Ross Anderson does realize this--it's just that he also realizes it's irrelevant. If TC becomes widespread, the fact that you, the user, may be able to turn it off on your computer means nothing if turning it off guarantees that you can't do the things you want to do. If choosing to turn off TC means choosing not to do online banking, not to do online shopping, not to download any content (because free content is a thing of the past), and so on, it's not much of a choice. Anderson's paper recognizes this perfectly well, and it's a far more important point than the minor one about the owner being able to "decide" how to use the TC on his own computer. (By the way, even this small freedom is not necessarily guaranteed with TC--a number of proposed TC schemes hide the encryption keys from the PC user, meaning that it would not be up to the user to decide what software to trust.)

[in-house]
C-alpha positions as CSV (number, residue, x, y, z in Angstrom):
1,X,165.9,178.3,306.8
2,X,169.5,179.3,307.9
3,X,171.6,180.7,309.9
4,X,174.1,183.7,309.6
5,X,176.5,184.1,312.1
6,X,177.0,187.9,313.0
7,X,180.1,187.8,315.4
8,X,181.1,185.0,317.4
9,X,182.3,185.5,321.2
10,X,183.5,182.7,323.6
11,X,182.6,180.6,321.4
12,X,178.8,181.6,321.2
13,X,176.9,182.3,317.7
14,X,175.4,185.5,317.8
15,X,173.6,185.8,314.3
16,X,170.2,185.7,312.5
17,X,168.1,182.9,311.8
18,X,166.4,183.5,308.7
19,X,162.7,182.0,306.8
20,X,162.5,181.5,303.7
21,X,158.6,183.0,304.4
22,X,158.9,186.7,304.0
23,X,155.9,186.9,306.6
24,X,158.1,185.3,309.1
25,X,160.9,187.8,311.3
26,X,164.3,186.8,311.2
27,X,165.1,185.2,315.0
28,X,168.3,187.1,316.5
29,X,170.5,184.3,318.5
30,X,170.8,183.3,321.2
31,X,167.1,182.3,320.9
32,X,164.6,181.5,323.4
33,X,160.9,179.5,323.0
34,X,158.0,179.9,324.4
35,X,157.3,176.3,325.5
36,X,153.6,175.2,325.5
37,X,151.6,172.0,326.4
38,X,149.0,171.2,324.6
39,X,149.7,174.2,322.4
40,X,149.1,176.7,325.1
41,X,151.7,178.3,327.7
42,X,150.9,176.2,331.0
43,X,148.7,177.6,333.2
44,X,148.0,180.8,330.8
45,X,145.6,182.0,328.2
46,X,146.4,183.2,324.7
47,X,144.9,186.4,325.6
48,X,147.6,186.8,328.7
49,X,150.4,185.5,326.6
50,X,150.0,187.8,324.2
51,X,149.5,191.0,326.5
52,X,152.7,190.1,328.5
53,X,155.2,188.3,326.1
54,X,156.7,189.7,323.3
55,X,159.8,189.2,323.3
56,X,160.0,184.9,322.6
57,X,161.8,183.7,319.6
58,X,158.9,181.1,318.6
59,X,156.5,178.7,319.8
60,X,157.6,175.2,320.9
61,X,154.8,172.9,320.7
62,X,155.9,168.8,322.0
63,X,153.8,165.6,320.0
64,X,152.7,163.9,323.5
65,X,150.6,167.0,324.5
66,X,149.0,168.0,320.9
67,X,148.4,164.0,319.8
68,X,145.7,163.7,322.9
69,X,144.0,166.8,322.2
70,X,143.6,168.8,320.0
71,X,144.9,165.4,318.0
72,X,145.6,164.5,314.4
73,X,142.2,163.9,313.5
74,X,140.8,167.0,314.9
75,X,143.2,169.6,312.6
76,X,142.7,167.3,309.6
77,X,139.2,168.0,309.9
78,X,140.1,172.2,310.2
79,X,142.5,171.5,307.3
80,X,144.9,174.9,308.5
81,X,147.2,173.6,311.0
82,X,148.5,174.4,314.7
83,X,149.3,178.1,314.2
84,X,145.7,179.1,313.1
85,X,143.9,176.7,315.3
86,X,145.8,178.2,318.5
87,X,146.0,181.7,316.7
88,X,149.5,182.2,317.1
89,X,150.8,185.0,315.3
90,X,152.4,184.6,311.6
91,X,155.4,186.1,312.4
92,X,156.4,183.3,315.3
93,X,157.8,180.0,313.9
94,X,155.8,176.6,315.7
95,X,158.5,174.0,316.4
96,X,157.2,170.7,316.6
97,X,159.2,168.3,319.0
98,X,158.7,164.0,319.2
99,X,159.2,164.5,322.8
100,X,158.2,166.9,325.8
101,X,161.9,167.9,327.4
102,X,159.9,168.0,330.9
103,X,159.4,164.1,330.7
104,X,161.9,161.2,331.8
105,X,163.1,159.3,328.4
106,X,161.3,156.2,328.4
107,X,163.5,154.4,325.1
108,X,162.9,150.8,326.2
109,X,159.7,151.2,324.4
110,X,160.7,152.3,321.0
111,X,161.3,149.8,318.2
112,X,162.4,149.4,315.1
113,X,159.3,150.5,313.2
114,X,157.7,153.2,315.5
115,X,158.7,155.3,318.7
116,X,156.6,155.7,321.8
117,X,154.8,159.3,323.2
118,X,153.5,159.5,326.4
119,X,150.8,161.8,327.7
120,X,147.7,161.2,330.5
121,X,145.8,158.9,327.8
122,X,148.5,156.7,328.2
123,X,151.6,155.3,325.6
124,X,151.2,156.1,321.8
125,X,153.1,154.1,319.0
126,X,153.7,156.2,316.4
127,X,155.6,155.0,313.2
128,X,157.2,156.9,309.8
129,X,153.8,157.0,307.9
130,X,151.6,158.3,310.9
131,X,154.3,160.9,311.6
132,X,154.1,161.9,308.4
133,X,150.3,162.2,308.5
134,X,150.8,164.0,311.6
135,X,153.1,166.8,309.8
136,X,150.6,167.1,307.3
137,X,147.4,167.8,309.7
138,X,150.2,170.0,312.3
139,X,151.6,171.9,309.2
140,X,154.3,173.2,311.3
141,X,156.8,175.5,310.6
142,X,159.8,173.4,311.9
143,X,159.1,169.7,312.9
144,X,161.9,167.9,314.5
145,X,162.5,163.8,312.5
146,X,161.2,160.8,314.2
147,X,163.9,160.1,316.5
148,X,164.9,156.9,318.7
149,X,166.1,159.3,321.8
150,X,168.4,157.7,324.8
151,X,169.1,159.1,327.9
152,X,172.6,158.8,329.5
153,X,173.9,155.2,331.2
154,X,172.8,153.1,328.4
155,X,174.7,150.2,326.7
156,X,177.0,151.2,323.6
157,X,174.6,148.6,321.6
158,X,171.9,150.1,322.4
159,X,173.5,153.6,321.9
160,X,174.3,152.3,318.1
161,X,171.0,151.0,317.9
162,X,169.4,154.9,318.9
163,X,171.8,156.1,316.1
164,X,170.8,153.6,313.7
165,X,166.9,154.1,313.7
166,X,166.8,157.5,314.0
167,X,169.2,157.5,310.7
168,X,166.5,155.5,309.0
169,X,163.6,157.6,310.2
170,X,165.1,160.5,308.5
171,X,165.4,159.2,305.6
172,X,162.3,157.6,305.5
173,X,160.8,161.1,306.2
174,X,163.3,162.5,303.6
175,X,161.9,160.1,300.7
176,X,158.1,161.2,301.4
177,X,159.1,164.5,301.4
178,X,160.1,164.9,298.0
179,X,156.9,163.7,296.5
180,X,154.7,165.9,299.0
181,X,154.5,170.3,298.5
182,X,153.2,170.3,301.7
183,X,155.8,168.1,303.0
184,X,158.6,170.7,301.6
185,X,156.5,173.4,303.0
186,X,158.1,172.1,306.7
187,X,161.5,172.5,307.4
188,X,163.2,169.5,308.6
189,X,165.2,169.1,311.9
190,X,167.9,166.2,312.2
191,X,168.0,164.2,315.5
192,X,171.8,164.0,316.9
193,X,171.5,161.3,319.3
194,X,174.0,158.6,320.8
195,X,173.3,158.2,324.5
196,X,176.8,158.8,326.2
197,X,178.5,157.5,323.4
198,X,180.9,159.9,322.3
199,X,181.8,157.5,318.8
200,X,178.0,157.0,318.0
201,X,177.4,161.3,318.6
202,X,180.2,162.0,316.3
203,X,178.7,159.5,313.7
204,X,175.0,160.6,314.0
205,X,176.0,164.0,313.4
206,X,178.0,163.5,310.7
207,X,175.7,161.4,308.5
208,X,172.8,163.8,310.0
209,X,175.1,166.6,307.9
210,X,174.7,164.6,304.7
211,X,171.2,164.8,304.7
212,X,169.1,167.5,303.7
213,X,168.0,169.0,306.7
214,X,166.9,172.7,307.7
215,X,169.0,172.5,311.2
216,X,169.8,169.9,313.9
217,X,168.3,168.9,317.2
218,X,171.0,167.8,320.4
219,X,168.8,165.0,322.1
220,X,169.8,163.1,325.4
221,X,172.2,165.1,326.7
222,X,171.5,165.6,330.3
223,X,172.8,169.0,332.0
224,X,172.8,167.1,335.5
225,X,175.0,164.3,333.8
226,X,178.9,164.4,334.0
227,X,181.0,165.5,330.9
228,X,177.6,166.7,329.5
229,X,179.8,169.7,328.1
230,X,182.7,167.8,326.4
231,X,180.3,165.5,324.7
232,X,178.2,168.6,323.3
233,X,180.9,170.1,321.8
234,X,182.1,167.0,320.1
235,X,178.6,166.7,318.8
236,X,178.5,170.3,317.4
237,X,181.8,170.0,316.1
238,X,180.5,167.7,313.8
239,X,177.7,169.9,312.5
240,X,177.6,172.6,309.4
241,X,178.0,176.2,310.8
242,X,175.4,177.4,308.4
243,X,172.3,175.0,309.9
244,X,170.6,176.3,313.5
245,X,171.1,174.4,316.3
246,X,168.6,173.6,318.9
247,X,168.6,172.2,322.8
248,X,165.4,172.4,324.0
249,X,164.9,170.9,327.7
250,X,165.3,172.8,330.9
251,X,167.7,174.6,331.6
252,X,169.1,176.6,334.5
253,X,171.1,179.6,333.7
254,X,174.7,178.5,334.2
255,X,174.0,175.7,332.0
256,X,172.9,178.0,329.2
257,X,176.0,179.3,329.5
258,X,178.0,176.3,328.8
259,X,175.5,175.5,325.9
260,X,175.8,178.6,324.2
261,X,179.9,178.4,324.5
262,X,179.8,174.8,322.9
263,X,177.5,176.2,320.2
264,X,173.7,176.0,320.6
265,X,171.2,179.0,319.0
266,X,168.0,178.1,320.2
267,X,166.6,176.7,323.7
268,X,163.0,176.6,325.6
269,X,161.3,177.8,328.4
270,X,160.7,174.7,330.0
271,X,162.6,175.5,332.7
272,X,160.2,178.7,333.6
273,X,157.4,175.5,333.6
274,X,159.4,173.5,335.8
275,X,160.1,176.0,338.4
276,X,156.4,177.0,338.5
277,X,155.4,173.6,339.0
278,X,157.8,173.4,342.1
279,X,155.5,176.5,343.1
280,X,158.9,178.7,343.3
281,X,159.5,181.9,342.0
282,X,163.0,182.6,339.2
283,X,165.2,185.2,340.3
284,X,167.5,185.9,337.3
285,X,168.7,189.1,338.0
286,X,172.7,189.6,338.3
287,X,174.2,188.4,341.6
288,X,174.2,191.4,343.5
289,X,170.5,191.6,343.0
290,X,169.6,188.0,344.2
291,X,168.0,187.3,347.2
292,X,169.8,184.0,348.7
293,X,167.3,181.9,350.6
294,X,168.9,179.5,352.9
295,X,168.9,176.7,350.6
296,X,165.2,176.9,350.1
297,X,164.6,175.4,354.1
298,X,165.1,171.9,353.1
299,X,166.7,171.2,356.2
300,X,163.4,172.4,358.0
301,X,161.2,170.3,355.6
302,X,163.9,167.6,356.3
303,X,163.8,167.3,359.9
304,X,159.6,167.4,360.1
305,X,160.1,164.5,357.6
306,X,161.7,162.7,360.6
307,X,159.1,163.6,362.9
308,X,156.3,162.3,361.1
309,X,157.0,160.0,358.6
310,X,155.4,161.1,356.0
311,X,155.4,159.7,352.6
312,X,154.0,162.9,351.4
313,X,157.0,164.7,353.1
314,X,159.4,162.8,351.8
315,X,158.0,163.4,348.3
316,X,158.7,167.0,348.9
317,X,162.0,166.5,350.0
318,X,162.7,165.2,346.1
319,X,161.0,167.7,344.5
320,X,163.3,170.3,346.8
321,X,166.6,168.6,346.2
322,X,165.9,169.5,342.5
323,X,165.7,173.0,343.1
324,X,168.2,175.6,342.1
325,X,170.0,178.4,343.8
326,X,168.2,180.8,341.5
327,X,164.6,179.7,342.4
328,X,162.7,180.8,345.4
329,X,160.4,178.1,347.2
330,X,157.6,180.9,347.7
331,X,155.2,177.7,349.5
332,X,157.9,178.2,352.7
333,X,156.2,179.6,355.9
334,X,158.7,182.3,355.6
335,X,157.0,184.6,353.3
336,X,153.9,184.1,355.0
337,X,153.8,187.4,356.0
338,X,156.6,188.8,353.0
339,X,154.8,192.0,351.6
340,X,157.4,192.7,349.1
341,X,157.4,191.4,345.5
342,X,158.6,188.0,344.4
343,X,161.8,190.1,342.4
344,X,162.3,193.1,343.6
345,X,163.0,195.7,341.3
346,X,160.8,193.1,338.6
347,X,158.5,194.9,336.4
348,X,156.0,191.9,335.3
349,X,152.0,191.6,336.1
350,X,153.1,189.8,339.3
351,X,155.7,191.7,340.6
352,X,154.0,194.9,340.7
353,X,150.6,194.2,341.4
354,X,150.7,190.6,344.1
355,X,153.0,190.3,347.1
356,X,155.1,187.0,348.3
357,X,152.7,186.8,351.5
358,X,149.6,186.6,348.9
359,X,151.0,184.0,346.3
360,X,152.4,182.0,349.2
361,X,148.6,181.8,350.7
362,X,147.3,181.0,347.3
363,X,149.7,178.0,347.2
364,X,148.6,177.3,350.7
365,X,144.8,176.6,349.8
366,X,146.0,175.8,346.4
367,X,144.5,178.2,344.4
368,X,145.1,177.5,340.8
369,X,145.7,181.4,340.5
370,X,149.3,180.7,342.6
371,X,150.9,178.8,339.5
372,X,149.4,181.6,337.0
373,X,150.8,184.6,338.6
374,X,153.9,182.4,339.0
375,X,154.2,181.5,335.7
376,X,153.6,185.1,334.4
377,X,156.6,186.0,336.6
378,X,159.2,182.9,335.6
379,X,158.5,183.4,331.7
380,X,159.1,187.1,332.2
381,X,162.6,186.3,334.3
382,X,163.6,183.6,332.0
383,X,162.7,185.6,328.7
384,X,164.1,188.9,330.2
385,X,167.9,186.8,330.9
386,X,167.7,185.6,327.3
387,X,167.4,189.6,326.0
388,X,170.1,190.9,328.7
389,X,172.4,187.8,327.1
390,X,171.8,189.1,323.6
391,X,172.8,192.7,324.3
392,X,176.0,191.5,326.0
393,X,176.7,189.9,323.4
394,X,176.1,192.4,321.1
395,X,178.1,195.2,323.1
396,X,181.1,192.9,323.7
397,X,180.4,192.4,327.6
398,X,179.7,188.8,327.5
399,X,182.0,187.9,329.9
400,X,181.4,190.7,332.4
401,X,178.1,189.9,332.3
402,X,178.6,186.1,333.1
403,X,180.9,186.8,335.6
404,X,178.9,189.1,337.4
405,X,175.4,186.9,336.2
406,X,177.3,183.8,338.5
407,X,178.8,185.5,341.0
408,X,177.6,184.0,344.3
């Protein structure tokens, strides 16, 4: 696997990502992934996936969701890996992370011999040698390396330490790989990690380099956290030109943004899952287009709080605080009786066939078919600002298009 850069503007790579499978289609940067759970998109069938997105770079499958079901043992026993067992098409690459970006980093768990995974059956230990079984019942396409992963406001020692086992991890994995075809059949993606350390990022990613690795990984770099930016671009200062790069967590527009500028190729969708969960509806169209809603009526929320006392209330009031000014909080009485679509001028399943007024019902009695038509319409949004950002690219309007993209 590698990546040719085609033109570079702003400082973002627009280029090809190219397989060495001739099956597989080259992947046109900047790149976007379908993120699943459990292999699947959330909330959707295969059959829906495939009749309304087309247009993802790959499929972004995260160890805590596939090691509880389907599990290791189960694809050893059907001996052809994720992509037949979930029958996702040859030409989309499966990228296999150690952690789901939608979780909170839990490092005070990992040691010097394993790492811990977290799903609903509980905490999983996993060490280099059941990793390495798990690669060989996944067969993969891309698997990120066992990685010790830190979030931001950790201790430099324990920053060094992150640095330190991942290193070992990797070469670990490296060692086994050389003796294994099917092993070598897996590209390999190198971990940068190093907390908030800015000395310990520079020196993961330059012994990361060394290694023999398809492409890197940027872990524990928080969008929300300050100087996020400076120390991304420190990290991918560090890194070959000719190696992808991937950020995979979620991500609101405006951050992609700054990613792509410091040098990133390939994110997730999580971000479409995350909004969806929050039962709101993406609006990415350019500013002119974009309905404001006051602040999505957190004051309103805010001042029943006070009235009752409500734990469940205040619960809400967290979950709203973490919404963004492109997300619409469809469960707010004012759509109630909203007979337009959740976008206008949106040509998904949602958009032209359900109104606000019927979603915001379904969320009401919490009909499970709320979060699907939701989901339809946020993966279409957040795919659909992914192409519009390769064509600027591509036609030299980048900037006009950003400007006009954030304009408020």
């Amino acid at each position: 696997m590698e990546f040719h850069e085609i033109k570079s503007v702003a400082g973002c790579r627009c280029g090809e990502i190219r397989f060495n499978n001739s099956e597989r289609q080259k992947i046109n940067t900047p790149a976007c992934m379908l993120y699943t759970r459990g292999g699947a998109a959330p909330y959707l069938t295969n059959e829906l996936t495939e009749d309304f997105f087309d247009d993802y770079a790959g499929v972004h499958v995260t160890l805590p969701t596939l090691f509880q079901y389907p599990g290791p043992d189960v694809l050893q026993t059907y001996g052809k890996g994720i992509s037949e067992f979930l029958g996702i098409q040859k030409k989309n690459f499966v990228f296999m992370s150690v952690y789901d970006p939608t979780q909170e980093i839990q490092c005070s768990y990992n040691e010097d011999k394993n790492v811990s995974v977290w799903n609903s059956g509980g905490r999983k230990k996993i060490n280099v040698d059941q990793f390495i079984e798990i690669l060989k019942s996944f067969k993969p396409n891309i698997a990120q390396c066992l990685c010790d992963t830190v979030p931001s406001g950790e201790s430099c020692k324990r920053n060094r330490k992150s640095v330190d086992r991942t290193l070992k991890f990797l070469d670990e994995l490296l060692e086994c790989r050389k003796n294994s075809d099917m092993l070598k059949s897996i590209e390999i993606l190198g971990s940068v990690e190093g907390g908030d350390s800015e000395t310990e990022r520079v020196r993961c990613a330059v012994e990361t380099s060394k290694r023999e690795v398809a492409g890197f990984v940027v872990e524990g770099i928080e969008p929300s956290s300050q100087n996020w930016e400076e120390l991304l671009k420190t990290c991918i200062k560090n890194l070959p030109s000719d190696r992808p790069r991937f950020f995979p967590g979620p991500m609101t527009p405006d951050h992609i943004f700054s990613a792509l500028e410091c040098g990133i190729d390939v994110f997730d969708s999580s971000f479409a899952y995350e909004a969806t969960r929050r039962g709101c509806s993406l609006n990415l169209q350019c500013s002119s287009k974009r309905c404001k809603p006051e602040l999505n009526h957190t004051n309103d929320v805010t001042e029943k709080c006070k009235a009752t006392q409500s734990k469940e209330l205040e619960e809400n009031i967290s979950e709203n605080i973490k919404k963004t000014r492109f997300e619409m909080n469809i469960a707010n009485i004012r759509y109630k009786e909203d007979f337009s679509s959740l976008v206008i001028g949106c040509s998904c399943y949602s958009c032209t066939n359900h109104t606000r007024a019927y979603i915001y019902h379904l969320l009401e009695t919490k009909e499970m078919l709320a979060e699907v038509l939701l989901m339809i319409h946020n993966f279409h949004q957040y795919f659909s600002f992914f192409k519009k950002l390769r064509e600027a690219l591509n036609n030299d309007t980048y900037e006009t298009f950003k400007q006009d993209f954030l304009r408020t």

Software choice limitation may occur if a remote system provides some service conditional on the software being used to access it. But that's not really a limitation of choice, because the user could always elect not to receive the offered service.

The implicit assumption here seems to be that if TC did not exist, the service would be offered without any limitations. Then it makes it appear that TC adds limitations which are not currently present. But what this analysis overlooks is that TC will allow the creation of new services which are not economically possible today. By allowing for more protection of data, a whole host of new applications may become possible. So the proper comparison is not with a hypothetical state where you'd have all the same services without TC as with; but rather, comparing a TC world that is relatively rich in services with a service-poor non-TC world.